14 Fine art club for talented pupils The main purpose of fine art school club is to ensure for all pupils showing special interest for fine art expression and creativity to have additional artistic education. Pupils who attend it are usually fine art gifted. Pupils attending fine art clubs do the following: - develop their artistic abilities in the area of fine art they are special fond of, - help school in gaining reputation in fine art in its broadest sense (exhibitions, awards etc.), - get used to cooperation with outside artistic colleagues and contribute equally to the introduction of adequate methods and forms of work at school and its wider environment - widen their general artistic wisdom.

15 The working contents and objectives are in fine art school club not determined by a curriculum. Teachers jointly with pupils create aims and contents according to pupils’ desires, interests and abilities. They work with pupils exactly what interests them and what is not applicable for the regular instruction and in addition they have to be careful that their work covers various artistic areas. The contents are roughly set at the beginning of the year in line with the wishes and capabilities of pupils attending clubs. Organisation of work is based on the contents. Fine art school clubs have to be organised also at the lower class level of primary schools. In reference to the interest, the number of pupils, fine art area and available staff we can implement different organisational forms.

16 In case of fine art club we would put the emphasis on solving artistic problem in a different way as we do it during regular classes. The emphasis is given to encouragement of fine art experiencing of pupils, on fine arts expression and on experiencing in the creation of fine arts assignments. Since it is a combined group it is necessary to differentiate work, methods and forms of work in reference to pupils’ prior knowledge and their developmental stage. Pupils can join the club also during the school year and they can also leave it before its termination. Clubs at the lower class level are led by teachers of class instruction; however, they have to be well educated in fine art and have the knowledge that matches the work of clubs or they have to be artistically qualified teachers of fine art; they may also come for outside school.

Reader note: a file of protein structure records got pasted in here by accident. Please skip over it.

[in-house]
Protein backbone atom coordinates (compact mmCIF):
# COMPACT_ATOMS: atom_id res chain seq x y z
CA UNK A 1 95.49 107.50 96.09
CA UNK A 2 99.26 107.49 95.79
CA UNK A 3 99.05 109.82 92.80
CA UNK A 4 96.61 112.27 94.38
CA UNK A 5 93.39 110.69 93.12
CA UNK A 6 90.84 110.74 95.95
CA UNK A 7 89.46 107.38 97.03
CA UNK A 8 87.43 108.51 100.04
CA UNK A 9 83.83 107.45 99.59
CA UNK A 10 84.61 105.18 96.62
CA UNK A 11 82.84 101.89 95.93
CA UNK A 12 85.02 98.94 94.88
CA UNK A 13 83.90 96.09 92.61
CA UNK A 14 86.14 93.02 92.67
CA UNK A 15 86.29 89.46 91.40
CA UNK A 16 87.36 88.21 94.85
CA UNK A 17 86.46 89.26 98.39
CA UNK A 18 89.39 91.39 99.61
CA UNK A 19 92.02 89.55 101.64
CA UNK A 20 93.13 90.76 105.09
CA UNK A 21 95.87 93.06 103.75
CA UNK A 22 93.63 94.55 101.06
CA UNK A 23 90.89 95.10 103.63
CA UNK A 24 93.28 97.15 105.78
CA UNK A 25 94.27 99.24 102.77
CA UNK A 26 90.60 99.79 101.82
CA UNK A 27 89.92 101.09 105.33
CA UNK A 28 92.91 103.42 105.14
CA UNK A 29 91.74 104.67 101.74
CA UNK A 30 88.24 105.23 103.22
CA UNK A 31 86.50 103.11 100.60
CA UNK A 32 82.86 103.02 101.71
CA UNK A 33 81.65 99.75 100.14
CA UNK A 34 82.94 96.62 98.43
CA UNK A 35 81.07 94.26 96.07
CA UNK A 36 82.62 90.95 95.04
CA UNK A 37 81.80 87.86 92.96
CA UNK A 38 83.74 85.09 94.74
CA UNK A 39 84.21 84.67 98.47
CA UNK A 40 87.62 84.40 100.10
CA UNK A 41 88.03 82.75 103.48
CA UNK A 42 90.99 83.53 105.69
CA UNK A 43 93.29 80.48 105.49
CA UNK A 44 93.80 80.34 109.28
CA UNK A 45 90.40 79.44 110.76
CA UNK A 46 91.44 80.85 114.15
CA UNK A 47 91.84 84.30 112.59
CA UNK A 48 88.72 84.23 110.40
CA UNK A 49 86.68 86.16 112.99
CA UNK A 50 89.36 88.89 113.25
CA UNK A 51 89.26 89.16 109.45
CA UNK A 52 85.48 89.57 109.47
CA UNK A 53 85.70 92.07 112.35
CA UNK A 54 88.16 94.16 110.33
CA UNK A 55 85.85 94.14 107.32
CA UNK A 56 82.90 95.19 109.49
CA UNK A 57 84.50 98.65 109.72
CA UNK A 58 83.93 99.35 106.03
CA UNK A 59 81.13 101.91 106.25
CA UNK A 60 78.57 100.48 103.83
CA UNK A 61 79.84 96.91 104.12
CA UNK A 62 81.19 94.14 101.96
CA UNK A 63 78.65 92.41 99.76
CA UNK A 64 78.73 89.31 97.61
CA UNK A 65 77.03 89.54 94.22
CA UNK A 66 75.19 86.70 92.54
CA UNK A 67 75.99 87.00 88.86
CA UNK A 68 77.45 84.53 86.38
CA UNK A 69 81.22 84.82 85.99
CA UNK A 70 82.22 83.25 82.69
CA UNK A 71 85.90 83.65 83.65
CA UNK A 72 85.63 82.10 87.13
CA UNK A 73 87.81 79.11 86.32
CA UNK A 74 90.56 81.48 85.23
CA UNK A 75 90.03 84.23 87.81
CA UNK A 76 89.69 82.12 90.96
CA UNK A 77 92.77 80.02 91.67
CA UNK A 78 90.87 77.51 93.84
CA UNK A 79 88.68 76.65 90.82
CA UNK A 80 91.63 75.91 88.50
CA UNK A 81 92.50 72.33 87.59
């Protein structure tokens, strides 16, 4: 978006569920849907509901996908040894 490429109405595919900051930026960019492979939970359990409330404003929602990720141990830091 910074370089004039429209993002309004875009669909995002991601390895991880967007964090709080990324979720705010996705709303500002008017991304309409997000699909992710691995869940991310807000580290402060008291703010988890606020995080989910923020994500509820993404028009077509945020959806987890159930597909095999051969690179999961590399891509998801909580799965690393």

21 Cultural days with fine art contents Cultural days with fine art contents are compulsory for all pupils. They may be organised partially or entirely and have to be evenly distributed throughout the entire school year. They may be organised for all pupils or for particular classes only. On the days of cultural activities pupils do the following: – equally participate in planning, organisation and implementation of days for cultural activities, – participate with original, independent, creative contributions, – are equal partner in creating educational process in the area of fine art, – get accustomed to cultural spending of their leisure time.«

22 At the class level cultural days are connected with the cultural environment of the local area where pupils live. Pupils actively participate in painting, sculpturing and other colonies; they present their own fine art exhibitions and the results of their work in fine art clubs as well as attend various fine art activities. Work usually takes place in teams; pupils of subject school level can participate as mentors at the class level. Cultural days with fine art contents are important also for artistically talented pupils, since they provide additional training and promotion. Besides, pupils enjoy being creative and give their own and original contribution.